In May 2015, the Kansas City Star reported that Missouri House Speaker John Diehl, a 49-year-old conservative Republican with a wife and three sons who ran on a platform of "family values," had been engaging in an exchange of sexually explicit text messages with a House intern who was a college freshman. Various sources also reported that the intern saved Diehl's number in her phone's contact list under the name "Frank Underwood."
In February 2016, the Smithsonian National Portrait Gallery in Washington, D.C., started displaying a painting of Kevin Spacey by the British artist Jonathan Yeo. Although the NPG often exhibits portraits of actors (among other prominent Americans), the gallery is also well-known for its portraits of the U.S. presidents and bills itself as "the nation's only complete collection of presidential portraits outside the White House." In that vein, several sources (including Vulture and the official twitter feeds for both the TV show House of Cards and the National Portrait Gallery) reported on this new portrait as though it were actually a painting of President Frank Underwood instead of the actor who portrays him.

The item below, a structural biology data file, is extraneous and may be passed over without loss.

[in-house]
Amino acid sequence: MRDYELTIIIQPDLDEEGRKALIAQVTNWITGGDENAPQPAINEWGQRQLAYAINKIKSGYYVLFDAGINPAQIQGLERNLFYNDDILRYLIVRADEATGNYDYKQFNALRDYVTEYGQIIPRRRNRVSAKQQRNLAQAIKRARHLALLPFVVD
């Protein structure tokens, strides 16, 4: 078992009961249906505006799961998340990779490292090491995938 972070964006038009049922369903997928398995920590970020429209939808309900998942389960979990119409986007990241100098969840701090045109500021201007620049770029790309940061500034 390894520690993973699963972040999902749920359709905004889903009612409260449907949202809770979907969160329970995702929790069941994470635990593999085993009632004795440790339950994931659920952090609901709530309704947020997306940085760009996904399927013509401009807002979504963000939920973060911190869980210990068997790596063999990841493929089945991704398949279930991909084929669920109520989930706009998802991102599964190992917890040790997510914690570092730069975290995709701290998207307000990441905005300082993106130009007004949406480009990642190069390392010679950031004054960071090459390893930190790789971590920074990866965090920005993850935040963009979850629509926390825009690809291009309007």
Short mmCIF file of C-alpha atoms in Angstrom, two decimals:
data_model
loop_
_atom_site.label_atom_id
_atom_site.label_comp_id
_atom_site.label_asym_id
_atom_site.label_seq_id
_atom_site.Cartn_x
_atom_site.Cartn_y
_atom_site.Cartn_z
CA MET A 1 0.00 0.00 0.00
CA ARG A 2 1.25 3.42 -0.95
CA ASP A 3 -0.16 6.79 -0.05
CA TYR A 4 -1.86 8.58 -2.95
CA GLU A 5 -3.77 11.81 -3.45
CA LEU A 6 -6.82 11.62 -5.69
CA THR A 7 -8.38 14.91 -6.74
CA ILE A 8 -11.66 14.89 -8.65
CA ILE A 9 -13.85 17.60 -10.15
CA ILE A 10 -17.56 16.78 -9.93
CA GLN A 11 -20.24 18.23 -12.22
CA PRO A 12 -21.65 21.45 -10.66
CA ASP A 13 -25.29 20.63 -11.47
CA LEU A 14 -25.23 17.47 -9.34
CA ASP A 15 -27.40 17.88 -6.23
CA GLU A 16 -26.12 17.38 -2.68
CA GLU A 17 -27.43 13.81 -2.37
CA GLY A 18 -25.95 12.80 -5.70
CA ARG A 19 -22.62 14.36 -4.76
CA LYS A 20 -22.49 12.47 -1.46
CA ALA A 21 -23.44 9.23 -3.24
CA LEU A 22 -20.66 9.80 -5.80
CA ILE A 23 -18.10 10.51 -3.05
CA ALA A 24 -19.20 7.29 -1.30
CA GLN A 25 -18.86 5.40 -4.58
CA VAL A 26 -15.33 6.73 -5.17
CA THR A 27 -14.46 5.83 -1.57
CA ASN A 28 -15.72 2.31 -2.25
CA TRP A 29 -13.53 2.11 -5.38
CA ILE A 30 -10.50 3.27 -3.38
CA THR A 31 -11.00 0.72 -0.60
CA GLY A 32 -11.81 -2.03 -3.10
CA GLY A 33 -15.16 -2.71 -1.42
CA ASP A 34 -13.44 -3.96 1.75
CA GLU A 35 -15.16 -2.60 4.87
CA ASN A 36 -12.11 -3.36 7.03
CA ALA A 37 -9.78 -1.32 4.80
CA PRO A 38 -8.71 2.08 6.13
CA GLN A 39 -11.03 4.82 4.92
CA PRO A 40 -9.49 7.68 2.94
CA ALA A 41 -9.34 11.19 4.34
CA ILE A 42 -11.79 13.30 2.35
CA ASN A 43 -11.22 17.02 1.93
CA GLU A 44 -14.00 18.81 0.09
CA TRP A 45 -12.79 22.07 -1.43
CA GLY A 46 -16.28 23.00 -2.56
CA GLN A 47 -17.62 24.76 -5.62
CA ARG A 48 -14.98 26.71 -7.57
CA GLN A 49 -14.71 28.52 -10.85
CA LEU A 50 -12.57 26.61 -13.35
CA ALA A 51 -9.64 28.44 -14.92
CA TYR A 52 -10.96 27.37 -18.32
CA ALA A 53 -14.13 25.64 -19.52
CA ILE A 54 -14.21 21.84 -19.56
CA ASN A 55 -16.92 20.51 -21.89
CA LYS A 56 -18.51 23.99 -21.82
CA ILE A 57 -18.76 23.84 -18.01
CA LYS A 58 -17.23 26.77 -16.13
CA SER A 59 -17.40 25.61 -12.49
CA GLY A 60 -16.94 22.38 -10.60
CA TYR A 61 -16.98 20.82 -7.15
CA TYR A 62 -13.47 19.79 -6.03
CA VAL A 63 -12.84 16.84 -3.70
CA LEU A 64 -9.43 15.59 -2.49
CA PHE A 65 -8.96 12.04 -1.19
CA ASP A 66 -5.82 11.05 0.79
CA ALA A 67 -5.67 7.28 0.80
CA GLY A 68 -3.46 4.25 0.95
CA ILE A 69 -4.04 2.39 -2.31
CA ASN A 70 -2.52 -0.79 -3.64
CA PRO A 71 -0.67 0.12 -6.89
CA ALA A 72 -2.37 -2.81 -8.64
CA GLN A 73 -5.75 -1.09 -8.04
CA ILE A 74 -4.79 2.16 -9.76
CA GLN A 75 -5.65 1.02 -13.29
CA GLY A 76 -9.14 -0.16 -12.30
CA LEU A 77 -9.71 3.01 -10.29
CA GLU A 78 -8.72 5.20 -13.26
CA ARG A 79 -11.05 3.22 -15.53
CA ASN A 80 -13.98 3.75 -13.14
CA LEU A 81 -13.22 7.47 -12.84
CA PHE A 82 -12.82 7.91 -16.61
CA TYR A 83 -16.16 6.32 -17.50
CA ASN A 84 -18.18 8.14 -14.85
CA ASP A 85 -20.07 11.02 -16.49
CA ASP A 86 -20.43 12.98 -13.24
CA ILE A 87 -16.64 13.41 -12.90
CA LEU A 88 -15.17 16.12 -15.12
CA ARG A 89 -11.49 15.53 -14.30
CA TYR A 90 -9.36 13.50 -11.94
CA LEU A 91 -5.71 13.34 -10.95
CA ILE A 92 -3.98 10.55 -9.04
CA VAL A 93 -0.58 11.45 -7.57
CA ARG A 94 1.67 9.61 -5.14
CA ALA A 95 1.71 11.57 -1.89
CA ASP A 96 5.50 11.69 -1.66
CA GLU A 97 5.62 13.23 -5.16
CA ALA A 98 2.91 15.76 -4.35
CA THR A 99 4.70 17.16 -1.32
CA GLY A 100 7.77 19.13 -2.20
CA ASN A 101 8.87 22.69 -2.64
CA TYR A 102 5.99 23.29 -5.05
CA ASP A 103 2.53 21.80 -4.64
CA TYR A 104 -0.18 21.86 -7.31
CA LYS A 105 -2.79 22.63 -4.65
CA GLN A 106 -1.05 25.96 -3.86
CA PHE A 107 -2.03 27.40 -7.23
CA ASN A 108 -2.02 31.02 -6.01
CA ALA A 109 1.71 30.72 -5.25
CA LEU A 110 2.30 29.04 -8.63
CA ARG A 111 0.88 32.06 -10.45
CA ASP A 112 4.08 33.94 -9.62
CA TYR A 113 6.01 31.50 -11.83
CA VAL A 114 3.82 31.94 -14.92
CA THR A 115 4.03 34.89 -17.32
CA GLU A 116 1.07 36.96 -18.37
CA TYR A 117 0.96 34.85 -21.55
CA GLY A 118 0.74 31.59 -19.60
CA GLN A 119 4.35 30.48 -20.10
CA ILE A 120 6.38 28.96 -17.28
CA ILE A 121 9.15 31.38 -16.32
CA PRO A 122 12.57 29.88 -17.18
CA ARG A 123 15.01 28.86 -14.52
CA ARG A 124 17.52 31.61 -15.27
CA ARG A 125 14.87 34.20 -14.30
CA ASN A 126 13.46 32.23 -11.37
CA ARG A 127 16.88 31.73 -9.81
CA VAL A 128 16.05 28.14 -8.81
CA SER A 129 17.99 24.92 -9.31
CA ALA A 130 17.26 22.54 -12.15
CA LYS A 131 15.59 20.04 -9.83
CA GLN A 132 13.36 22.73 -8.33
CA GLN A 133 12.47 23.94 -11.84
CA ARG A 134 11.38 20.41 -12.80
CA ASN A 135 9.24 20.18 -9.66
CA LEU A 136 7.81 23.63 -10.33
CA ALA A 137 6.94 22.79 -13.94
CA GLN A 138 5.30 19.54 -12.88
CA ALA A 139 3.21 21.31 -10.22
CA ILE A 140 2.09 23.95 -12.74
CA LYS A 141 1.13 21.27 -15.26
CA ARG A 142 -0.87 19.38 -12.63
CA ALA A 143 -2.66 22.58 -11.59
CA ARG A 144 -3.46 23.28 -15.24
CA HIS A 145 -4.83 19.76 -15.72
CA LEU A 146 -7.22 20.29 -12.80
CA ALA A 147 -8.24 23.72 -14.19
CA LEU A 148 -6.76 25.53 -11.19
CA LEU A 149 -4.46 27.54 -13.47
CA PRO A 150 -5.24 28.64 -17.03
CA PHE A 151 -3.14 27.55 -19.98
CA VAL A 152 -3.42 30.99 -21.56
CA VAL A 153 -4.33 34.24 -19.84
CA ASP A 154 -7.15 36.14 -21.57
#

The "king of barbecue", Freddy, portrayed by Reg E. Cathey has appeared in a recurring role in four of the five television series that are or have been filmed in Baltimore, Maryland. Besides House of Cards he has appeared in Homicide: Life on the Street, The Corner, and The Wire. The only show that he has not been part of is Veep.
During a meeting with Peter Russo, Francis Underwood offers him a drink. Peter accepts the drink and asks Francis if he is going to have one, to which Francis responds that it is too early to be drinking. Kevin Spacey also plays Dave Harkin in Horrible Bosses, where he does the same thing to Jason Bateman's character.
Robin Wright revealed on a recent interview (May 2016) that when she found out she was getting paid less than Kevin Spacey, she somewhat channelized her character of Claire and threatened the producers of going public with the salary injustice if they didn't fix it.